November has been a quiet month. Being the only student in class has been great for my Spanish learning! As I write this, though, it’s December and I’m going home tomorrow so it’s a little difficult to concentrate on Spanish learning right now. Also I’m taking 6 tests today so I can finish Level 3 early (when Emily and I bought tickets, staying an extra week cost $300 more per ticket, so we chose to save $600). It’s been a quiet month, but a great month! Like last month, I can’t believe it’s already time to review another month of What I’m Into (inspired by Leigh Kramer).
The little town I live in has a festival every year in the first week of November. There were many events, including free barbacoa (meat) night, licuado (smoothie) stands everywhere, terrifying carnival rides, a rodeo, and more. Many events, like the rodeo, were expensive so I did not take part. However, buying cheap chocolate milk drinks and going to free barbacoa night were definitely highlights of early November.
I read a lot in the beginning of November and finished quite a few books. But by the end of November, I got distracted by Mexico and friends so my reading time diminished. Maybe over my Christmas break I’ll write some reviews of the books I’ve written? But maybe not, I have a lot of pop culture to consume in a month. I only have 4 books left to read to reach my goal of 50! It’s definitely within reach.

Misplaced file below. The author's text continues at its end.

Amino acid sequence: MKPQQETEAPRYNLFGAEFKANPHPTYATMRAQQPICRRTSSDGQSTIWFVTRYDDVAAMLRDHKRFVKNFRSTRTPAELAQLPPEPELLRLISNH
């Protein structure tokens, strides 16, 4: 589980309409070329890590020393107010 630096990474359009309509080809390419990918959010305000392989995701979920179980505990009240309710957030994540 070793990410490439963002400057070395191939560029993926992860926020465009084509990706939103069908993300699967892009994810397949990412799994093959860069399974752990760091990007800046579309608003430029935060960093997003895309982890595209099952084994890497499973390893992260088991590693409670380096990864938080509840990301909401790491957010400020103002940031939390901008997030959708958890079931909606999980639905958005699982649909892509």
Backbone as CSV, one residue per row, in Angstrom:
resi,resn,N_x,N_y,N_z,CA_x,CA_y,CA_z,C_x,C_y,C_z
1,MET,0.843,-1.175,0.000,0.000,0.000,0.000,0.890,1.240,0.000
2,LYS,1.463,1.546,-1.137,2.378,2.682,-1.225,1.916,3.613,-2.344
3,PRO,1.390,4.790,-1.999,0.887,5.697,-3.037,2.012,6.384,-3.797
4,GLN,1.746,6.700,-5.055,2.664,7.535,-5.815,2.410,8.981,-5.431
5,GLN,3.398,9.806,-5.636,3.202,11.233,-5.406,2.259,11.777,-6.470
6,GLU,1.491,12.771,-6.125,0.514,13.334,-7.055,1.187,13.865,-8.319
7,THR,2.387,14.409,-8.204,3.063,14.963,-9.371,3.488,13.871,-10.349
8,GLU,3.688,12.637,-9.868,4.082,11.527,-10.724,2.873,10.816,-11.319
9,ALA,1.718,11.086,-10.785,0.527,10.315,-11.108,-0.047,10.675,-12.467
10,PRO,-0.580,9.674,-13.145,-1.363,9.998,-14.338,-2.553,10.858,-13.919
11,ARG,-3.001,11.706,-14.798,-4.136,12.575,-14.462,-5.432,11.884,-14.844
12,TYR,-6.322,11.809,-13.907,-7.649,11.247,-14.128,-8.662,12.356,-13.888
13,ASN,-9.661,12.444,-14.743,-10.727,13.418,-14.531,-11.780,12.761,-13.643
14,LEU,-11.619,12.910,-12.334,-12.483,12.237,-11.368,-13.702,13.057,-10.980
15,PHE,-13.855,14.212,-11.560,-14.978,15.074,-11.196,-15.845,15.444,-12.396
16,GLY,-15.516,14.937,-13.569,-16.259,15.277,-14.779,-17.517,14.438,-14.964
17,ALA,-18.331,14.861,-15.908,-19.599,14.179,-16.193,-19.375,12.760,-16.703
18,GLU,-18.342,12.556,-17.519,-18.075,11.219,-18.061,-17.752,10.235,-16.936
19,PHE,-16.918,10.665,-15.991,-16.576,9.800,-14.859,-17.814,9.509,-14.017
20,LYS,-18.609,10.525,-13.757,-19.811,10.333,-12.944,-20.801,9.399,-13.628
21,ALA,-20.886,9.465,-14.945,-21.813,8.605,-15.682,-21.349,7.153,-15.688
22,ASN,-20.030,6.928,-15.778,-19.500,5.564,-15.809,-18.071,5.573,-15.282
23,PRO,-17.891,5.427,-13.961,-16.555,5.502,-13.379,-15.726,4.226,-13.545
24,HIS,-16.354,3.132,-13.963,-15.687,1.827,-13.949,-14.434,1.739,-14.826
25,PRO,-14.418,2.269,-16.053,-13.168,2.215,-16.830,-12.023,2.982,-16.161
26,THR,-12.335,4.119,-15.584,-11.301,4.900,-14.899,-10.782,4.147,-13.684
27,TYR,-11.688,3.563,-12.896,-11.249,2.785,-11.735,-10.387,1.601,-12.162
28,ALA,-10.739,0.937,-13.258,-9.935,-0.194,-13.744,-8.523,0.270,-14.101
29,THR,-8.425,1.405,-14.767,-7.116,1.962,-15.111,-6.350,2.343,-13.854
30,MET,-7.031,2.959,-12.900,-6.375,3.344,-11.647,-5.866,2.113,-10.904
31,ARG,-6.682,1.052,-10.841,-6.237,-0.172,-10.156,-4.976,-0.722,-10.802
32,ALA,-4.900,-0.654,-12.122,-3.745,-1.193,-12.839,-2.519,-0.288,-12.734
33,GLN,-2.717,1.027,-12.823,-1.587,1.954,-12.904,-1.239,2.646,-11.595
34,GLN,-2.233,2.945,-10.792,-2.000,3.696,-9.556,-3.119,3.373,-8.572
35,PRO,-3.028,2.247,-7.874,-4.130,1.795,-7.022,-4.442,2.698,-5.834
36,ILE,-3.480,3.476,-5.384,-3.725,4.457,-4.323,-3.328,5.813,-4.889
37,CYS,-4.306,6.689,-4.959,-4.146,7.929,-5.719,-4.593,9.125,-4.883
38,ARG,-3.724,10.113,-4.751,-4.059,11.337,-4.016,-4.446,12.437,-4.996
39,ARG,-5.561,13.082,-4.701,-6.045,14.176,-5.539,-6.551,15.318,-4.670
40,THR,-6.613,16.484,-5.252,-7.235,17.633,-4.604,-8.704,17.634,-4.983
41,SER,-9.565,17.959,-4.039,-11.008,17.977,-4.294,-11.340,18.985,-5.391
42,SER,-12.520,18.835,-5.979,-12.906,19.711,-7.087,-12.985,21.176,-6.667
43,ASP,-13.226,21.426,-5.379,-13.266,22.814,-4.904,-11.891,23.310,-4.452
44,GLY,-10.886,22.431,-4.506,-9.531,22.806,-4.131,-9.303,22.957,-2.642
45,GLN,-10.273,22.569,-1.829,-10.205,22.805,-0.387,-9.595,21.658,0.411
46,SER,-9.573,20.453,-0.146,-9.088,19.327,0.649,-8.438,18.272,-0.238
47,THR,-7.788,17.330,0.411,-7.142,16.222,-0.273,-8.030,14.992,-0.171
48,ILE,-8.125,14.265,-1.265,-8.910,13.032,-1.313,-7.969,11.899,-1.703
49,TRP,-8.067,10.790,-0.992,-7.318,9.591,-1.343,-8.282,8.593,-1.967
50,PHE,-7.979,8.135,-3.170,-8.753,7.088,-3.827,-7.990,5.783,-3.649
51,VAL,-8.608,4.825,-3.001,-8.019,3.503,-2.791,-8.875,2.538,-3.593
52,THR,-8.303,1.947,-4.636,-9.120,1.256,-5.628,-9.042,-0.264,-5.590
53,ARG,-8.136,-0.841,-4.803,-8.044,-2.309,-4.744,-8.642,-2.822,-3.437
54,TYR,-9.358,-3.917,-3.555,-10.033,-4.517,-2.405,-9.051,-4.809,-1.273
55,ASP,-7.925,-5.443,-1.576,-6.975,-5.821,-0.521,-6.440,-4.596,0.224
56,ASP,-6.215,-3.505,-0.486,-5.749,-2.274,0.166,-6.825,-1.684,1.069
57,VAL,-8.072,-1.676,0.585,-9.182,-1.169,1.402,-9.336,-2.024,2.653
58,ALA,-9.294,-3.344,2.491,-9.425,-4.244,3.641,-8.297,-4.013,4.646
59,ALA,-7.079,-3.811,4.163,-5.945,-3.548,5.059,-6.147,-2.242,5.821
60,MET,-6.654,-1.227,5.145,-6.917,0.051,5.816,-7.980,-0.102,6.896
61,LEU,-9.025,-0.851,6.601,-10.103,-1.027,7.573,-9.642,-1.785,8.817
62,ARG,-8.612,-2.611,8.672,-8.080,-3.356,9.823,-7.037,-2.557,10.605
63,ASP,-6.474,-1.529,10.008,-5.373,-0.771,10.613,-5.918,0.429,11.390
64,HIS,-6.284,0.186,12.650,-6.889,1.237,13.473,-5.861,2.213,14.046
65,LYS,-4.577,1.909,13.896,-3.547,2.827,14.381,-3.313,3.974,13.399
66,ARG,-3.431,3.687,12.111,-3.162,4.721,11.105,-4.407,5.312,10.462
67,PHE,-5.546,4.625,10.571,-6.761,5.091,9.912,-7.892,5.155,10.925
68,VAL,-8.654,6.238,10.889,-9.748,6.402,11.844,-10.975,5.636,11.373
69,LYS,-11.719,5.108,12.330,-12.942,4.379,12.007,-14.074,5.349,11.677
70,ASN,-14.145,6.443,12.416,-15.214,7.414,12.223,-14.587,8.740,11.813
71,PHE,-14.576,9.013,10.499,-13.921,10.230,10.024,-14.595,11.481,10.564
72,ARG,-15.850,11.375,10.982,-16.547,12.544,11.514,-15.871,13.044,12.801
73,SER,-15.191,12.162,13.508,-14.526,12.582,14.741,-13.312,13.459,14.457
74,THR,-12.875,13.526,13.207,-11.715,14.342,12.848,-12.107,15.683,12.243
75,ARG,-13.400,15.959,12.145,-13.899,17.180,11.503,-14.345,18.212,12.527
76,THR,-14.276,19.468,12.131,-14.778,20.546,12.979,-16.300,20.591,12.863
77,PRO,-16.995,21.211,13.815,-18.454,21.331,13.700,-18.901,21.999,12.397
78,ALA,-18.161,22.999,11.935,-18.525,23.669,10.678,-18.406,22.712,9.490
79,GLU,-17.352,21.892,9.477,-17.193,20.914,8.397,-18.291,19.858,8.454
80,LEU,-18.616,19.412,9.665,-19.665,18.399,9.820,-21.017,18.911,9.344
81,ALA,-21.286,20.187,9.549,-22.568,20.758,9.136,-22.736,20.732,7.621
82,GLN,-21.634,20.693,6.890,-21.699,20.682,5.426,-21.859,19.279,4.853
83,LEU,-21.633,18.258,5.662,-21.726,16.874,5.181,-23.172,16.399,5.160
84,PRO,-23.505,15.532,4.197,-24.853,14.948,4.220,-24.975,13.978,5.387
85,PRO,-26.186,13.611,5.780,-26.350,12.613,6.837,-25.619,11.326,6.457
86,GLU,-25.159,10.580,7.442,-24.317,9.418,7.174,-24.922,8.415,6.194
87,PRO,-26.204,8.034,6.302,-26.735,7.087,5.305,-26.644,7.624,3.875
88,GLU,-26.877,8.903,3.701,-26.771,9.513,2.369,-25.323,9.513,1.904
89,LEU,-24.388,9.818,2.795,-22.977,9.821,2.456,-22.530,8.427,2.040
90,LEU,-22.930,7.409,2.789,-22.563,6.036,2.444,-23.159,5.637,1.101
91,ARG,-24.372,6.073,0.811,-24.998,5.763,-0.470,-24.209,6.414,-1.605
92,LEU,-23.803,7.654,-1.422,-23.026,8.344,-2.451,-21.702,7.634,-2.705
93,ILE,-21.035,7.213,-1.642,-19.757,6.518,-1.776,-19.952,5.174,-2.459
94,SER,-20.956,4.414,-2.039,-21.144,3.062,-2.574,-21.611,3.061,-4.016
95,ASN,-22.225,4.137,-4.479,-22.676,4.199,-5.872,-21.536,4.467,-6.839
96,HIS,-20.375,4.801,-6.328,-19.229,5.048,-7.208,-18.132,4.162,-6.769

Some highlights from November include:
Columbine by Dave Cullen (one of the best nonfiction books I have ever read)
The Power of Habit by Charles Duhigg
Salt, Sugar, Fat by Michael Moss
What’s Left of Me by Kat Zhang (I started this in September, but trailed off: the first half is better than the end. I’ll see how the sequels are when they’re published)
Banished: Surviving My Years in the Westboro Baptist Church by Lauren Drain
Cocinando Buen Pollo
In early November, my Mexican host mom told me she wanted to learn how to cook American dishes. so I started this month by making my other mom’s recipe, Good Chicken. But, since we cooked in Spanish of course, we called it Buen Pollo. Essentially, Buen Pollo is chicken cooked in a pan with chicken broth, thyme, bayleaf, and tons of garlic, then served over rice. It is delicious and tastes like America. It was a great dish to make with my Mexican mom, because it is similar in style to Mexican dishes but with American sabores (flavors). We had so much fun cooking together and it was great practice for my Spanish.